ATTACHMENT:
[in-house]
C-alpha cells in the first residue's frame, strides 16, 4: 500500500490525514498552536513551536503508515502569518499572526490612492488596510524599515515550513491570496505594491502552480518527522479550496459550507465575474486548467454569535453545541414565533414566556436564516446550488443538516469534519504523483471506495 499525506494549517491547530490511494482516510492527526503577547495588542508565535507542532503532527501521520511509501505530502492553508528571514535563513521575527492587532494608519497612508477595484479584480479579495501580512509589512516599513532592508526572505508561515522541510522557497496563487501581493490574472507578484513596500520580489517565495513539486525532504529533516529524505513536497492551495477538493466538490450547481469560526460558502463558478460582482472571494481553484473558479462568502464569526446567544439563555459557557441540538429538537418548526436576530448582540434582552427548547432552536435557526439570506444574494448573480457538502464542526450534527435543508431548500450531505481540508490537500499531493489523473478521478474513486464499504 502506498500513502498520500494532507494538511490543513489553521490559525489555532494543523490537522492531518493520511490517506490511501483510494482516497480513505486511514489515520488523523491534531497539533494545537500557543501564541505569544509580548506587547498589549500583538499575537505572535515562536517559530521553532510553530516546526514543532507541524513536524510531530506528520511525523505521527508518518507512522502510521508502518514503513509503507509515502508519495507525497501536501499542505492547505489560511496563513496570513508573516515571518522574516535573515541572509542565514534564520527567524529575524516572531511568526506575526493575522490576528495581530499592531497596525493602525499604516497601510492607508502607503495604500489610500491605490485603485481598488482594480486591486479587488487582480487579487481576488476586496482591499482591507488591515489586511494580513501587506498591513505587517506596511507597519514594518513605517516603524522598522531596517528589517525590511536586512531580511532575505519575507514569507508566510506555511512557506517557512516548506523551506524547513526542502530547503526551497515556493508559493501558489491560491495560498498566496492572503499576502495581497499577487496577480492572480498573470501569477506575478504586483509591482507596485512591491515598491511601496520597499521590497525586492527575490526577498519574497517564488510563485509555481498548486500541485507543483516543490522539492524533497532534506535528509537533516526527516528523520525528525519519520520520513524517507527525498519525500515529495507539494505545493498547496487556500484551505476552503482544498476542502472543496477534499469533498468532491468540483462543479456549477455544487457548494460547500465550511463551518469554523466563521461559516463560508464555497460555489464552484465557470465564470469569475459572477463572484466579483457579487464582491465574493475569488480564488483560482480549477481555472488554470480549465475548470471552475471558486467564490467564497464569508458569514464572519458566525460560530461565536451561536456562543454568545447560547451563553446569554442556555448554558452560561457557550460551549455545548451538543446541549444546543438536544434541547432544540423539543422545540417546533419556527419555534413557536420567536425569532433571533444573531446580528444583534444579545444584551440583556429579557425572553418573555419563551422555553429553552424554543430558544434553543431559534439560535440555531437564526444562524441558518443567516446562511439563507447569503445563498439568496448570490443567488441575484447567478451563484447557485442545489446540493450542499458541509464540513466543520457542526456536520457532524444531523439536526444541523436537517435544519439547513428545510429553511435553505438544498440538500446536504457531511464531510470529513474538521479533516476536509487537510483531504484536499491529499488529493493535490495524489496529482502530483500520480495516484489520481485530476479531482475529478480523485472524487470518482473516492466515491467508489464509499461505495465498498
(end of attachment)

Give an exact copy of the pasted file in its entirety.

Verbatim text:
[in-house]
C-alpha cells in the first residue's frame, strides 16, 4: 500500500490525514498552536513551536503508515502569518499572526490612492488596510524599515515550513491570496505594491502552480518527522479550496459550507465575474486548467454569535453545541414565533414566556436564516446550488443538516469534519504523483471506495 499525506494549517491547530490511494482516510492527526503577547495588542508565535507542532503532527501521520511509501505530502492553508528571514535563513521575527492587532494608519497612508477595484479584480479579495501580512509589512516599513532592508526572505508561515522541510522557497496563487501581493490574472507578484513596500520580489517565495513539486525532504529533516529524505513536497492551495477538493466538490450547481469560526460558502463558478460582482472571494481553484473558479462568502464569526446567544439563555459557557441540538429538537418548526436576530448582540434582552427548547432552536435557526439570506444574494448573480457538502464542526450534527435543508431548500450531505481540508490537500499531493489523473478521478474513486464499504 502506498500513502498520500494532507494538511490543513489553521490559525489555532494543523490537522492531518493520511490517506490511501483510494482516497480513505486511514489515520488523523491534531497539533494545537500557543501564541505569544509580548506587547498589549500583538499575537505572535515562536517559530521553532510553530516546526514543532507541524513536524510531530506528520511525523505521527508518518507512522502510521508502518514503513509503507509515502508519495507525497501536501499542505492547505489560511496563513496570513508573516515571518522574516535573515541572509542565514534564520527567524529575524516572531511568526506575526493575522490576528495581530499592531497596525493602525499604516497601510492607508502607503495604500489610500491605490485603485481598488482594480486591486479587488487582480487579487481576488476586496482591499482591507488591515489586511494580513501587506498591513505587517506596511507597519514594518513605517516603524522598522531596517528589517525590511536586512531580511532575505519575507514569507508566510506555511512557506517557512516548506523551506524547513526542502530547503526551497515556493508559493501558489491560491495560498498566496492572503499576502495581497499577487496577480492572480498573470501569477506575478504586483509591482507596485512591491515598491511601496520597499521590497525586492527575490526577498519574497517564488510563485509555481498548486500541485507543483516543490522539492524533497532534506535528509537533516526527516528523520525528525519519520520520513524517507527525498519525500515529495507539494505545493498547496487556500484551505476552503482544498476542502472543496477534499469533498468532491468540483462543479456549477455544487457548494460547500465550511463551518469554523466563521461559516463560508464555497460555489464552484465557470465564470469569475459572477463572484466579483457579487464582491465574493475569488480564488483560482480549477481555472488554470480549465475548470471552475471558486467564490467564497464569508458569514464572519458566525460560530461565536451561536456562543454568545447560547451563553446569554442556555448554558452560561457557550460551549455545548451538543446541549444546543438536544434541547432544540423539543422545540417546533419556527419555534413557536420567536425569532433571533444573531446580528444583534444579545444584551440583556429579557425572553418573555419563551422555553429553552424554543430558544434553543431559534439560535440555531437564526444562524441558518443567516446562511439563507447569503445563498439568496448570490443567488441575484447567478451563484447557485442545489446540493450542499458541509464540513466543520457542526456536520457532524444531523439536526444541523436537517435544519439547513428545510429553511435553505438544498440538500446536504457531511464531510470529513474538521479533516476536509487537510483531504484536499491529499488529493493535490495524489496529482502530483500520480495516484489520481485530476479531482475529478480523485472524487470518482473516492466515491467508489464509499461505495465498498